Thursday, July 11, 2013

"The Observation of Trifles" - Fine Detail in Granada's Series with Jeremy Brett as Sherlock Holmes.

David Burke & Jeremy Brett in "The Dancing Men" 1984 Granada Television.


"You know my method. It is founded upon the observation of trifles." (BOSC).

I know I am not alone in often spotting some little treat I hadn't noticed before in a repeat viewing of one of Granada's classic episodes of Sherlock Holmes. They are truly evergreen.

The artistry of Jeremy Brett has much to do with this, but honours must surely be shared with some inspired screenplays and production values. Together they created what are at times masterpieces. As Holmes observes in the Epilogue to Valley of Fear: 'You can tell an old master by the sweep of his brush.' The closer you look at this series the more authentic and well-executed it appears.

With this post I am opening a place to collect some of this fine detail. I'll add to it as and when, advertising new entries.

Please feel free to contact me with contributions (especially perhaps if you don't blog). You'll retain copyright and I'll acknowledge you with the name or handle you choose.

As a working guide I'm simply looking to record little gems that are too long to deal with in tweets or on Facebook but don't warrant a full blog post. For example:

Trifle 1. The Curious Incident of the Page in The Resident Patient.

Dr. Trevelyan has sent urgently for Holmes, having found Blessington hanged in the night. Please watch on Youtube beginning about 30.00 noting Holmes' words and actions upon entering the dead man's hall.

There is no mention of the page at this point in Conan Doyle's original story. Granada has inserted a beautifully nuanced (and acted) piece of dialogue:

Brett as Holmes: 'Where is the page?'

Trevelyan: 'Nowhere to be found.'

Brett's business with the hat is crucial to the naturalness of his question. He takes it off, as is the custom, and, for an instant, holds it out, automatically expecting a page to take it. Another moment. His arm feels about for a surface on which to place the hat. Only then...realization in a fleeting sequence of superbly reproduced natural observations - his unconscious movements; the hat still in his hand; no page; why no page? Question uttered.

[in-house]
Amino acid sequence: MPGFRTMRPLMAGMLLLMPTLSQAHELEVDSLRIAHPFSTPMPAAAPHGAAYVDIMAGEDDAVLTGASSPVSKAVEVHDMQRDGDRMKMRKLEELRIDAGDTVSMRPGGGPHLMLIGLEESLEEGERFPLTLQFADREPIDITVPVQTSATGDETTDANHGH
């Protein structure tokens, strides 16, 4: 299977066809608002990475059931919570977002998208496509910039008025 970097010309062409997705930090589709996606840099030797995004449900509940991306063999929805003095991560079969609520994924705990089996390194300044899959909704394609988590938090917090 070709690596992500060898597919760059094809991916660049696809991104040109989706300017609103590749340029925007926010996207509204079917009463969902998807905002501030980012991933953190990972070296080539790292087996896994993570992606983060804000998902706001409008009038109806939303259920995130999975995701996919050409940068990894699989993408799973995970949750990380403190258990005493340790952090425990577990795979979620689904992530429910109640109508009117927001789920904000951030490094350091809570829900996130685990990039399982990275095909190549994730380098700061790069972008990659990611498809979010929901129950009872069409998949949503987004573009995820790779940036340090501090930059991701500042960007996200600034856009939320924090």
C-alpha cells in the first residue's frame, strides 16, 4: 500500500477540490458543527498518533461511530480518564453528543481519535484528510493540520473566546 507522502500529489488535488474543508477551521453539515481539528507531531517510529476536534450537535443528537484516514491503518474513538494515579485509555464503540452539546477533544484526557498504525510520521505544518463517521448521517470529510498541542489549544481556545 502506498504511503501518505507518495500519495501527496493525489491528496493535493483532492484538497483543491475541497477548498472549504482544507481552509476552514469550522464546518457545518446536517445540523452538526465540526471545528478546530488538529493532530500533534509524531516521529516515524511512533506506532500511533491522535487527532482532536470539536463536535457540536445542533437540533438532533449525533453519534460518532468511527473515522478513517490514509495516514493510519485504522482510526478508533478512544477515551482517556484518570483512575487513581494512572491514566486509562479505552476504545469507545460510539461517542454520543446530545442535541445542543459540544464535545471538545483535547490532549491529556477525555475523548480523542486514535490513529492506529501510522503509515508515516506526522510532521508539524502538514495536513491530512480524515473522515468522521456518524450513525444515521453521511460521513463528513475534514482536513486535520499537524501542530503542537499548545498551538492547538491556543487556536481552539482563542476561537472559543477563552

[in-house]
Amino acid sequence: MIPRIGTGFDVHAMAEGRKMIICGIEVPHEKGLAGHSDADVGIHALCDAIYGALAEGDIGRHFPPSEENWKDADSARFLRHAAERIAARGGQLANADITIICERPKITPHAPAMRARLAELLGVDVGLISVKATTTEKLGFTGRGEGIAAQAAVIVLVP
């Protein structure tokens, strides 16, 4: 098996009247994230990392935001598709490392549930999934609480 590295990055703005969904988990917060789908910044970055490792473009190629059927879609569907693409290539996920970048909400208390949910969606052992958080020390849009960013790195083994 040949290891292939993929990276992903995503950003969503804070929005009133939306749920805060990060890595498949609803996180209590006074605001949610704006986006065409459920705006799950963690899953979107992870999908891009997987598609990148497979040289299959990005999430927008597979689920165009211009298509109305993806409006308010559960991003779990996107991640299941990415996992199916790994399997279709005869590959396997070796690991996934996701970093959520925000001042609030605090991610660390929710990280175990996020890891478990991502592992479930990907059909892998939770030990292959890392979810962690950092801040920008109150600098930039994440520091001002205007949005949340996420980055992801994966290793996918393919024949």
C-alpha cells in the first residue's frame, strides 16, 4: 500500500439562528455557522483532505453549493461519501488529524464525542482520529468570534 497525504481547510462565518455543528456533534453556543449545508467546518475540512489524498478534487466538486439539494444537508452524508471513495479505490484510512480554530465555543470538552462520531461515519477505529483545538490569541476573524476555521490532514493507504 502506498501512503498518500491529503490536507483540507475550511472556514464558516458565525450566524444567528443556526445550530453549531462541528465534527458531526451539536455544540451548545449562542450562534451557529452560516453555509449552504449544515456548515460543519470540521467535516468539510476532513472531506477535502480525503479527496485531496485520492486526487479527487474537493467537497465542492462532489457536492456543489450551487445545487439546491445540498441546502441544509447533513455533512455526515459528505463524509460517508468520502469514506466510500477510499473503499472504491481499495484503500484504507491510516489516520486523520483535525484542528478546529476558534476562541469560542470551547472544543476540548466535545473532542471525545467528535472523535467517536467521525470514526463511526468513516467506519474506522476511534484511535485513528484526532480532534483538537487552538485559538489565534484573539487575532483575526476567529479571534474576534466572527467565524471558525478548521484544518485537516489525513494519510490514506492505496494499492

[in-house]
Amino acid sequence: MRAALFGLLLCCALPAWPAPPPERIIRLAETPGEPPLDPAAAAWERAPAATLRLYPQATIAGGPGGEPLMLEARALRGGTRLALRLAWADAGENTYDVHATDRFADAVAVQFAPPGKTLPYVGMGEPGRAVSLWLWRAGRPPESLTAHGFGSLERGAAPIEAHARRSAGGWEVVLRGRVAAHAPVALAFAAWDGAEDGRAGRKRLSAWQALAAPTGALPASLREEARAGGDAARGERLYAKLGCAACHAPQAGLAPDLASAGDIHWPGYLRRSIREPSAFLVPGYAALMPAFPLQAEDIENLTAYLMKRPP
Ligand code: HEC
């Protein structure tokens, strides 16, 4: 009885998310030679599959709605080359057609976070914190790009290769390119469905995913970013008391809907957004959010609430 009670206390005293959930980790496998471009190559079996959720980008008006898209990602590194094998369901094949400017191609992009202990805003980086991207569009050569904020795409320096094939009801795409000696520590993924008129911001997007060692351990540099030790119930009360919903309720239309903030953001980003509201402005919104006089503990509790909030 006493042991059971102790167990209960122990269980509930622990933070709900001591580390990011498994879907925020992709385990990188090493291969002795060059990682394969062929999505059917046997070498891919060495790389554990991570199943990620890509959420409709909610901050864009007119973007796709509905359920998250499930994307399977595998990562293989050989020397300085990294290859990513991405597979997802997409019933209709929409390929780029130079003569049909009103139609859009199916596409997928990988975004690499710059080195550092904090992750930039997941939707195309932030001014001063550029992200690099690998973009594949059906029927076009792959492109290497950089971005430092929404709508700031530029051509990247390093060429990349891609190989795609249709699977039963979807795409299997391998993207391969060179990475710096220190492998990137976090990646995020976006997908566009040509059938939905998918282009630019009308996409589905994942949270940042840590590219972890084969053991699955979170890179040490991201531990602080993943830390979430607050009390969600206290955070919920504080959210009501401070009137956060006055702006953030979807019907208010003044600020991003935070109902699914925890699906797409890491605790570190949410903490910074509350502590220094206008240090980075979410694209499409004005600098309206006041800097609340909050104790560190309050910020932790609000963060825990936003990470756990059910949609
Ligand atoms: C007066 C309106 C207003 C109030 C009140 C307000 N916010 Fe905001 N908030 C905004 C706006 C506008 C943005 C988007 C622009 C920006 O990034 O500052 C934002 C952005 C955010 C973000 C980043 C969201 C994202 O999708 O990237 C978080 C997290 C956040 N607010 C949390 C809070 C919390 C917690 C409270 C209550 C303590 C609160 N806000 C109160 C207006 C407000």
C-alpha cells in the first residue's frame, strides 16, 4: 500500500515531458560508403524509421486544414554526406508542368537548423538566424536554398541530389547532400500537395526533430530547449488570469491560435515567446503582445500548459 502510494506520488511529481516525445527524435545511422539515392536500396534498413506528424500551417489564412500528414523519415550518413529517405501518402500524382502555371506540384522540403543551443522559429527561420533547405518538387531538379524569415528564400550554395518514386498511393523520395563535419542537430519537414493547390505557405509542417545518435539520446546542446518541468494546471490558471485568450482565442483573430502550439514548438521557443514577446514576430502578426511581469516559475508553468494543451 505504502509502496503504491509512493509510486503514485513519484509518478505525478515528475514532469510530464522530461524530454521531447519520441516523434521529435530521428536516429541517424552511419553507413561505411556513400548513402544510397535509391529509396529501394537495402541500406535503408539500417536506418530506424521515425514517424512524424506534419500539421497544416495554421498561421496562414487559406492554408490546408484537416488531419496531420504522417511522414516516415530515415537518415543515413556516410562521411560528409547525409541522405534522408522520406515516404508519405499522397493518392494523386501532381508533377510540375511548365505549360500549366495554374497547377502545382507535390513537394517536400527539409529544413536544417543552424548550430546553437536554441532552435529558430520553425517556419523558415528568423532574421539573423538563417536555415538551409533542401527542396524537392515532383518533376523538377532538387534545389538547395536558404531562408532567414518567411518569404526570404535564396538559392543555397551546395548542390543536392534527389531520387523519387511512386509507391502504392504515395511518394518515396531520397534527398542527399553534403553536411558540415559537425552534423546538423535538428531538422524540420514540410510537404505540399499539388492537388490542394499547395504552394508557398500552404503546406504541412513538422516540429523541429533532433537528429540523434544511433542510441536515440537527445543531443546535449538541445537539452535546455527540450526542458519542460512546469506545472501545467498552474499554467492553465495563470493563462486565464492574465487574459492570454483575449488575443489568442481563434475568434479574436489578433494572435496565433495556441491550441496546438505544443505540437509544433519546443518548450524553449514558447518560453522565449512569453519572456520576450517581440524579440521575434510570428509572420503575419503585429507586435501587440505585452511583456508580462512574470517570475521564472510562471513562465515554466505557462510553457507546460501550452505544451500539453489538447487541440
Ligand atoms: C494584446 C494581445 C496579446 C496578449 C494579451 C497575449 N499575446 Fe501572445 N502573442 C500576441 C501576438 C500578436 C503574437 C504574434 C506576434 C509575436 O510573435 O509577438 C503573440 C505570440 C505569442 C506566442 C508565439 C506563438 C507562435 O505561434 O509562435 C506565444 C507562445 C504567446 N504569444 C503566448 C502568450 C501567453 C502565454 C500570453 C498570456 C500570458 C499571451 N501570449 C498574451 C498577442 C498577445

It's a tiny moment both of consummate acting and period authenticity. Pages were (ironically) constant invisible presences in such houses in this period. Subtly, the Granada team depart from Doyle to catch the very life of these people in this finest of detail.

The artistry of this moment lies in its sharpness of observation that mirrors perfectly a Holmes who (upstairs) will be on top detective form as, detail by 'trivial' detail, he reveals the true narrative of the night's events.


Eric Porter as Moriarty by M. Sallier Gallicher 2007 (Wikimedia Commons).

Trifle 2. The Foreshadowing in The Red-Headed League.


Of the sixteen short stories and two novels missing from Granada’s project on the Canon, the absence of STUD and LAST is especially regrettable. To have seen Jeremy Brett portray the first and last of the chronological Holmes ranks as a pipe dream with viewing William Gillette in performance.

That Granada made no version of VALL disappoints for a different reason: only in the Canonical FINA and VALL does Professor Moriarty feature in person ( face to face with Holmes only in the short story).

There is much compensation, however, in John Hawkesworth’s dramatisation of  REDH (effectively Part 1 to his FINA).